Aunt Florence can’t speak any more. Her steps are timid and short. Her eyes wander around. They are never quiet. Sometimes she looks at me, and her gaze fixes on my own. What are you thinking? I ask, but her eyes only reply by going away.
I wonder sometimes what does she think. And then I imagine her wandering gaze and think of her tiny and timid steps. Her head must be filled with smoke. It must be filled with a white fog of nebulous mist. I keep thinking but the idea of the smoke is often dismissed as I meet her eyes again and her they look at me with a lucid smile.
Her photograph rests on a small shelf of the living room. Her smile was wide and a perfect row of white teeth delineated a beautiful gesture that, as my mother recalls, melted the hearts of the young boys of their neighbourhood.
I think of her, walking side by side my mother on their weekend trips. Aunt Florence would always pick a few sunflowers from the fields. They would die, slowly, while their stems floated inside a vase full of water. The flowers would follow the sun until exhaustion would slowly turn their heads down and their petals would wither and fall on the table.
Aunt Florence. What happened to you? I whisper. We grow old, my mother would always start, and ideas start circling in our heads like a school of silvery fish. They turn over and over and around and around. Look at your father, look at him. And I would turn my head to see him looking and unlocking the door three times. Time fills us with ideas.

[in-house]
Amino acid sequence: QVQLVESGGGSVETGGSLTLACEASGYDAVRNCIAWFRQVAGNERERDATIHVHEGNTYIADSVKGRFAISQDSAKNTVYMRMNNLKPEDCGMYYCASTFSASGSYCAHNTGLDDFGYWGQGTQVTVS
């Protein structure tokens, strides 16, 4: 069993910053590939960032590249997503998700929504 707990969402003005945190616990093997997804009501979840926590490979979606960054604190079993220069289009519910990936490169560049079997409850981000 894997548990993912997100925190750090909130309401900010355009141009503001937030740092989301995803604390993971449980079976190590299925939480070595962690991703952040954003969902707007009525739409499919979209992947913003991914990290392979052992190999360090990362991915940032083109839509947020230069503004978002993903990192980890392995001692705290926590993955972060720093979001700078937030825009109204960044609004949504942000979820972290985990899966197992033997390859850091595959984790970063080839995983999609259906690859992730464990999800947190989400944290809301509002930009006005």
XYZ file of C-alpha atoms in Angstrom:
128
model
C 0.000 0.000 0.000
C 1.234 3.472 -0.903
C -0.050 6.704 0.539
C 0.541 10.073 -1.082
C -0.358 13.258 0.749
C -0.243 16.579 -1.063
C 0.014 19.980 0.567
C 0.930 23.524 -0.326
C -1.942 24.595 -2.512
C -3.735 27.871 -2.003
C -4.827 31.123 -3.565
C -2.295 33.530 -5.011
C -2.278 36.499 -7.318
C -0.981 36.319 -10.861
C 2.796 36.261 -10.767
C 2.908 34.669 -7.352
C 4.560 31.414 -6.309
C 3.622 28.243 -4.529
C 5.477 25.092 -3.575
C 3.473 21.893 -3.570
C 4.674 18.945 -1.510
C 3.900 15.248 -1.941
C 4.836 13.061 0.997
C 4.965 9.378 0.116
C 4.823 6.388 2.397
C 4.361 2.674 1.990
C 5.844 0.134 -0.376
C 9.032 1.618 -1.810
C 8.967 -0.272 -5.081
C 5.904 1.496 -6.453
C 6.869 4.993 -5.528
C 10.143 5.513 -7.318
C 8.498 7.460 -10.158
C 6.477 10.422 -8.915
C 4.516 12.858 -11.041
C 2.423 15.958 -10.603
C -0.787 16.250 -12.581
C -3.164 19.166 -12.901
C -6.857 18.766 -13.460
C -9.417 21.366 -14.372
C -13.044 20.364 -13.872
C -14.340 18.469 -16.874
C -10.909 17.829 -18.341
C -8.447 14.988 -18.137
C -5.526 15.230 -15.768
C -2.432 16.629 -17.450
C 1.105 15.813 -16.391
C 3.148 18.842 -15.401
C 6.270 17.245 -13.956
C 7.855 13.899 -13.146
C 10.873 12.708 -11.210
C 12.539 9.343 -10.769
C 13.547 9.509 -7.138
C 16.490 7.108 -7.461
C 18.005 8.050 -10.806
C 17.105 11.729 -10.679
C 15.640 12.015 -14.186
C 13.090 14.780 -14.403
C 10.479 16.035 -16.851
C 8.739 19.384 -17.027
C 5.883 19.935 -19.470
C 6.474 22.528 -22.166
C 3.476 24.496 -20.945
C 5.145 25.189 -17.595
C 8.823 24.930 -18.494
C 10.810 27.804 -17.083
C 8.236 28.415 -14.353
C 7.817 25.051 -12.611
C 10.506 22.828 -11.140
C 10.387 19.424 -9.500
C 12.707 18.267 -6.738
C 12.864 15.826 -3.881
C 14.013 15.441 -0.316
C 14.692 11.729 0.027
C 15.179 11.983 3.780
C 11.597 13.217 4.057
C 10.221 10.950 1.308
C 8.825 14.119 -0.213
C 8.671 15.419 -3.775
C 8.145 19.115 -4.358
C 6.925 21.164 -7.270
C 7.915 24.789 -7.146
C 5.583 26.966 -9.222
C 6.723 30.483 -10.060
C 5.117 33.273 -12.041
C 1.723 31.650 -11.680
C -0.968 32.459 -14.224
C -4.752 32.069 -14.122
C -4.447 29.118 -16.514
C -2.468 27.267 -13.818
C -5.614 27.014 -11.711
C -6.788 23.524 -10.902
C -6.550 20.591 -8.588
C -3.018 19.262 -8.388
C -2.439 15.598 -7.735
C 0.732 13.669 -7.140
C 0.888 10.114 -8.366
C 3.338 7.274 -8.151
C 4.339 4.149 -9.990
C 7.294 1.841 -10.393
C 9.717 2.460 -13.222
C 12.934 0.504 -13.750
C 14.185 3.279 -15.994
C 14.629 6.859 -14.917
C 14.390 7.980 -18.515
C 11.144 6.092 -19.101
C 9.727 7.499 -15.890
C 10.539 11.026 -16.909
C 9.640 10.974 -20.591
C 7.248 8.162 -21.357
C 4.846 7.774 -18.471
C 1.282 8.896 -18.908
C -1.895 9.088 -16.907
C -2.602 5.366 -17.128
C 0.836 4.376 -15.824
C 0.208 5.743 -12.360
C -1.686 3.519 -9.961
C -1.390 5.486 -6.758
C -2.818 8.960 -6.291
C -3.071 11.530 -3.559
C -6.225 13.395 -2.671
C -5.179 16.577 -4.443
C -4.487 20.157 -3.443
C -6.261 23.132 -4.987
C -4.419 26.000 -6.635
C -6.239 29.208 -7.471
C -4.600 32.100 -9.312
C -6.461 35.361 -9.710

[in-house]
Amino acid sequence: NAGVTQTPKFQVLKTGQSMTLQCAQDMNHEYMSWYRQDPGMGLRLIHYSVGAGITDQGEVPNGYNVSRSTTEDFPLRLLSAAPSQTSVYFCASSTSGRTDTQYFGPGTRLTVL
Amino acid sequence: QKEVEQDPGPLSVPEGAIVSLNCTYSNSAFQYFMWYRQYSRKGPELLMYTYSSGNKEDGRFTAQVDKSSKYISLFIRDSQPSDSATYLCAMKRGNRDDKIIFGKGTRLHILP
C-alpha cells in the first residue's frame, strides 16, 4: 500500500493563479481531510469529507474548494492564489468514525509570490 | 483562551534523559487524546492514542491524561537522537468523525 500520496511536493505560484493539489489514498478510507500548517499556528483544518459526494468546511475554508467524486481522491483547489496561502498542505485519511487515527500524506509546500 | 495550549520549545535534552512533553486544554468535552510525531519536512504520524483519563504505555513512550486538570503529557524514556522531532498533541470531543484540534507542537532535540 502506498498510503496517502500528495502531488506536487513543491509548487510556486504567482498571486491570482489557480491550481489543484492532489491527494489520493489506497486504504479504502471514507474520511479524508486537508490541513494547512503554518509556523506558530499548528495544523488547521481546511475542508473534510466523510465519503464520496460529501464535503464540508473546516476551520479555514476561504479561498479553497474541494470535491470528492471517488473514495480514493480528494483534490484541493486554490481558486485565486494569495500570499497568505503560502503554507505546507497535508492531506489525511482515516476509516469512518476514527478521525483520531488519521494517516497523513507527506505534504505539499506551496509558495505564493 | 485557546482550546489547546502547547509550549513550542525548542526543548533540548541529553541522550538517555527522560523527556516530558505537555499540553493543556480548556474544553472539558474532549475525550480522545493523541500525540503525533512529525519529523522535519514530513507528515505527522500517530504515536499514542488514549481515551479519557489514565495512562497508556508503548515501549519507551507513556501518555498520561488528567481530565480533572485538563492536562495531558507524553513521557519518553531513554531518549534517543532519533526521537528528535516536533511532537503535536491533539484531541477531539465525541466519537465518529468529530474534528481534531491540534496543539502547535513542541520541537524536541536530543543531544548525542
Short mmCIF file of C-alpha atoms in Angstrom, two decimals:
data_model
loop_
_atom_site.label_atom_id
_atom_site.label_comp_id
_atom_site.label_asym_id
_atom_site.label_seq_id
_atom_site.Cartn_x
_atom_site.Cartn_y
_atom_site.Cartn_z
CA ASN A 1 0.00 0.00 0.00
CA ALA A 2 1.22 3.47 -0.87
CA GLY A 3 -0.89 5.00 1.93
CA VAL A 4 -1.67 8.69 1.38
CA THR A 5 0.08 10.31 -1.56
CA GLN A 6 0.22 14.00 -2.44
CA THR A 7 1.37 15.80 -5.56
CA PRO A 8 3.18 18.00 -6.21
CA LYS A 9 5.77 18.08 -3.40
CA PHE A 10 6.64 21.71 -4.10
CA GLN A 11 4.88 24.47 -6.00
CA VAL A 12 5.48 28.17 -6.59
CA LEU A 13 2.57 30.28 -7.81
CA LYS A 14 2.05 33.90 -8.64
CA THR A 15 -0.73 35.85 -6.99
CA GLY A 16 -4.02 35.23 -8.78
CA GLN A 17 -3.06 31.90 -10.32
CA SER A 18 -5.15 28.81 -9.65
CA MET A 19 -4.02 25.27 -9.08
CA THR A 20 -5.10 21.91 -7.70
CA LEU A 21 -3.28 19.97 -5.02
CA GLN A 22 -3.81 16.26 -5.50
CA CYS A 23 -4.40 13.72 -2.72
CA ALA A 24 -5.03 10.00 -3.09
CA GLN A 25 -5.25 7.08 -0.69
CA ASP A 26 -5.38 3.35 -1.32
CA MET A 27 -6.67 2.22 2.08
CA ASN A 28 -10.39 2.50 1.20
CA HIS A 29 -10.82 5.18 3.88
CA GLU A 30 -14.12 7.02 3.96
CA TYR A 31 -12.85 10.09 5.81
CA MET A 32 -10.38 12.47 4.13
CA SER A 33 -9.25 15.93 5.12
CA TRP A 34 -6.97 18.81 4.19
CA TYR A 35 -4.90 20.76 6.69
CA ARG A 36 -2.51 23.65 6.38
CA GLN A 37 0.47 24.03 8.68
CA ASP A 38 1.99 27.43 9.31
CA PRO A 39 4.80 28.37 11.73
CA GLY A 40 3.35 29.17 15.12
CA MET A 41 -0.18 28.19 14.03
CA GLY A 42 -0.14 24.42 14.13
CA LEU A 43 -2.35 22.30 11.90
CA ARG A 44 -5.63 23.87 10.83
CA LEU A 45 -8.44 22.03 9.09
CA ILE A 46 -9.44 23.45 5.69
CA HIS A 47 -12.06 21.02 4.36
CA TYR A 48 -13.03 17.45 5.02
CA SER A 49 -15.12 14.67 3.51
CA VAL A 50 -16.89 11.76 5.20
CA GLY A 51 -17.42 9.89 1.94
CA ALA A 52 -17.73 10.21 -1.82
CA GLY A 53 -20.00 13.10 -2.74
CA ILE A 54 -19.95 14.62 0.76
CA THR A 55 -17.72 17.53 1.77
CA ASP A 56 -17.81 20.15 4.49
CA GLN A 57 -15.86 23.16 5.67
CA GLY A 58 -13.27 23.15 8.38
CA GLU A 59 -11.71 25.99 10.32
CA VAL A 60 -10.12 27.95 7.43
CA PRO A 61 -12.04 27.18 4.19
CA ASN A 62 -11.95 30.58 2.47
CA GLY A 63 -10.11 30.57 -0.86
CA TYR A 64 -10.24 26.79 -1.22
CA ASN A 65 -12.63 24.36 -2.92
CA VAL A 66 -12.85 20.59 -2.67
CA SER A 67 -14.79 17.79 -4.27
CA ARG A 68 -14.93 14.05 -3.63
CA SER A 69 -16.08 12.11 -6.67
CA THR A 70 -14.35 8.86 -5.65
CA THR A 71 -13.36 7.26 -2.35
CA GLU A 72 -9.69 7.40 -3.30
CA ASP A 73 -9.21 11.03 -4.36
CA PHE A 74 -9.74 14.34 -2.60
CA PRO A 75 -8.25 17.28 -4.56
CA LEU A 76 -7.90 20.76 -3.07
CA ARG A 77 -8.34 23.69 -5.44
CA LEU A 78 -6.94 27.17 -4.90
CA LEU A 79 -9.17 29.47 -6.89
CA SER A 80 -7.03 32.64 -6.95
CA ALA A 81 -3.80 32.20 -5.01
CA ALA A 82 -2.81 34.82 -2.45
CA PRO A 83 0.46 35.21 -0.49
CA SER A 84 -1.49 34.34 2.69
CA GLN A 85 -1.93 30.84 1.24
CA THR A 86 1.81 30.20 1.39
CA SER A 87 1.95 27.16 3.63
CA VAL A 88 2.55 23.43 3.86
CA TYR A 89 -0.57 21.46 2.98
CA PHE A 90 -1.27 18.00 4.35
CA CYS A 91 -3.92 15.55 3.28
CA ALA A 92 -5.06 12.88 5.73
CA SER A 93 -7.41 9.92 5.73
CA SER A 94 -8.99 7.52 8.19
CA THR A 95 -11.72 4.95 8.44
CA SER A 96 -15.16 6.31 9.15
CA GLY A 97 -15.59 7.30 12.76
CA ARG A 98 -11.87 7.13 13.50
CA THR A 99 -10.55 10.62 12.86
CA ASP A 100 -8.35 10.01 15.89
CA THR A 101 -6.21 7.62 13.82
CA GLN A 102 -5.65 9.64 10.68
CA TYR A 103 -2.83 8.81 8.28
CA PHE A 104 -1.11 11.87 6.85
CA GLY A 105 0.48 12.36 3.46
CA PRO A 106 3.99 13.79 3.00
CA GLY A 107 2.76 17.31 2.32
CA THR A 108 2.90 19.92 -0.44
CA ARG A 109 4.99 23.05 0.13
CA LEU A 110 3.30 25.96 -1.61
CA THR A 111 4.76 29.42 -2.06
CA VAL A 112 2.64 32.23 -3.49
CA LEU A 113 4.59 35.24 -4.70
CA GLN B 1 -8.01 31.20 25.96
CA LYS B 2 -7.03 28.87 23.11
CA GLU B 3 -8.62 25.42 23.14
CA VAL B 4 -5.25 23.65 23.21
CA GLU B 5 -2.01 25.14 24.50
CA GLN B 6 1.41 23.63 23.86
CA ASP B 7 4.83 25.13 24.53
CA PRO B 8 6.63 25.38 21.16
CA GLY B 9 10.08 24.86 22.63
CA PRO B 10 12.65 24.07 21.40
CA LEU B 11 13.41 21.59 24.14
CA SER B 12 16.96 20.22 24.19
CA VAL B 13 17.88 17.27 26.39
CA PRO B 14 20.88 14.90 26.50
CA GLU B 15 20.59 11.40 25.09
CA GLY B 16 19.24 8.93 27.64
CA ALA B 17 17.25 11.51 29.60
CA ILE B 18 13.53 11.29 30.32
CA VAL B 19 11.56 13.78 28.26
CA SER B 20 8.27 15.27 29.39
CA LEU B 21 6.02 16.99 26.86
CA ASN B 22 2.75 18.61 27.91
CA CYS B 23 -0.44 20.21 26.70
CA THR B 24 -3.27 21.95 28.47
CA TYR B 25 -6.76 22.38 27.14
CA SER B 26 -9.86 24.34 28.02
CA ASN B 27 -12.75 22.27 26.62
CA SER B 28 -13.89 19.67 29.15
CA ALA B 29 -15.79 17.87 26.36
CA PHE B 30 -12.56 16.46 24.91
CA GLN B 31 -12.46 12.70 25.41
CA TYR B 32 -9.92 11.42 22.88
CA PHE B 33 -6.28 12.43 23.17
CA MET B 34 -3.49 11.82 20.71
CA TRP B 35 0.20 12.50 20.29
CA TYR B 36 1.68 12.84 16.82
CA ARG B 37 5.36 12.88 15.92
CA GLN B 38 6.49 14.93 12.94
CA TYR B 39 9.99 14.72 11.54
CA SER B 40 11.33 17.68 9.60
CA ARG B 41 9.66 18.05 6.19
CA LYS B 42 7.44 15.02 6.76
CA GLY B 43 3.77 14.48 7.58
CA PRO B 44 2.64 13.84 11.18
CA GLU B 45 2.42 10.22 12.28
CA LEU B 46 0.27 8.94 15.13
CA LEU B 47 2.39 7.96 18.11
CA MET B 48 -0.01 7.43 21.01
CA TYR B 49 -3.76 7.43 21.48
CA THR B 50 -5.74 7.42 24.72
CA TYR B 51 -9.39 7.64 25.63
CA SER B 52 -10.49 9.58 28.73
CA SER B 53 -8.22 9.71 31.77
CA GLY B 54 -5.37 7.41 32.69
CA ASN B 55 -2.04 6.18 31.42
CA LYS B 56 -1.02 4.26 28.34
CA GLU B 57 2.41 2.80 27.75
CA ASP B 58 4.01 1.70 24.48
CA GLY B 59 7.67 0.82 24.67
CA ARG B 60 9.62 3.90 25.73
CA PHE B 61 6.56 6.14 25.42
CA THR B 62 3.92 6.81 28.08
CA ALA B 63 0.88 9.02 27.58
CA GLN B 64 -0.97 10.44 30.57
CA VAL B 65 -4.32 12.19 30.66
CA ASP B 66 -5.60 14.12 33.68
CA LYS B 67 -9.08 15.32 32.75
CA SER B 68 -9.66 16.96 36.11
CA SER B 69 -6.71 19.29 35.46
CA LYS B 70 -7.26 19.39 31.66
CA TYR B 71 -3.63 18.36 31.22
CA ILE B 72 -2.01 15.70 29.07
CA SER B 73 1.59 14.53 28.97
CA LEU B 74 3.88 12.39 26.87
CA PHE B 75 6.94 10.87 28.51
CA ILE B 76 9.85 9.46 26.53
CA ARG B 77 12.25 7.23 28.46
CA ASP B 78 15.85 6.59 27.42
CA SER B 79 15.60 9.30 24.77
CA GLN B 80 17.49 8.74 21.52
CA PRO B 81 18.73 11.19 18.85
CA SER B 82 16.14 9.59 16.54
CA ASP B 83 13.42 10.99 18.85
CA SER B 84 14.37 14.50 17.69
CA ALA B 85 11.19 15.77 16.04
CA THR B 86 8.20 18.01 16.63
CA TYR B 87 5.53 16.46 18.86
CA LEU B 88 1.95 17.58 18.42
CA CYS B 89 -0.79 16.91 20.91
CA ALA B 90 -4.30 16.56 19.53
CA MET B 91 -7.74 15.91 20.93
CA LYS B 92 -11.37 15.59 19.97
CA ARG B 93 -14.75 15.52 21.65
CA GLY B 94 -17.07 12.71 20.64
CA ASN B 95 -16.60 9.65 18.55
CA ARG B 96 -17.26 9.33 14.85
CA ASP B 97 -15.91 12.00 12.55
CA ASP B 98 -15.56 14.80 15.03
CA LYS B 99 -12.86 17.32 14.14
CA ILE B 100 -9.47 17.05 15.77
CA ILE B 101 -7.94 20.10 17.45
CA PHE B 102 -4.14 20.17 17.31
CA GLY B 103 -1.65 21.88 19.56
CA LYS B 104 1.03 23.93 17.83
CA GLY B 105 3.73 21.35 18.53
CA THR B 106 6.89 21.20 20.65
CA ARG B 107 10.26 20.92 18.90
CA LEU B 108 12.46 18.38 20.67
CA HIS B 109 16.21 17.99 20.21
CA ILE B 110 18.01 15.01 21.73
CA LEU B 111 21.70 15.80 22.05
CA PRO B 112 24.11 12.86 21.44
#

I was young when she was lucid. I would sit on her lap, and she would pass her hand through my hair. I didn’t like the way she did it, but I would always stay, because of the stories she would tell me. I don’t remember many of them. They talked about my mother and her, their house in the mountains, and the evenings they would spend there stretching their bodies to the sun.
I often think it is the weight of our memories what ends up driving us crazy. Some other times, I think this cannot be the case. Memories go away, vanish and die, except those which, due to an unlikely event of fortune, remain glued to our beings. Those memories, those aleatory pickings from the random sample of our lives will cycle again and again, back and forth as some of the most basic constituents of our selves. What happened to Aunt Florence? It may be there are too many memories inside her. She would repeat the same stories again and again, until one day, she stopped talking. Her eyes left the calmness of her face a few months later. Since then, she can’t speak any more and her steps are timid and short.
Aunt Florence is not crazy. She is as crazy as everyone is. On the streets the homeless man tells every man the same words, ‘Good morning young man’. In the café, they speak with a high pitch. That man talks with an air of importance, and she listens with an interested gaze. Oblivious to my looks, they talk their intimate talk, and he gesticulates and she gesticulates back, and they talk of their manias, and they nod to the sound of each other’s obsessions. I am crazy as well. I collect fossils from the mesozoic period and in my dreams I am able to fly, and move objects around with the power of my mind. Aunt Florence is not crazy. From time to time, I whisper to her ear “Are you crazy? Are you crazy Aunt Florence?” and her eyes look back at me with a vague and indecipherable smile.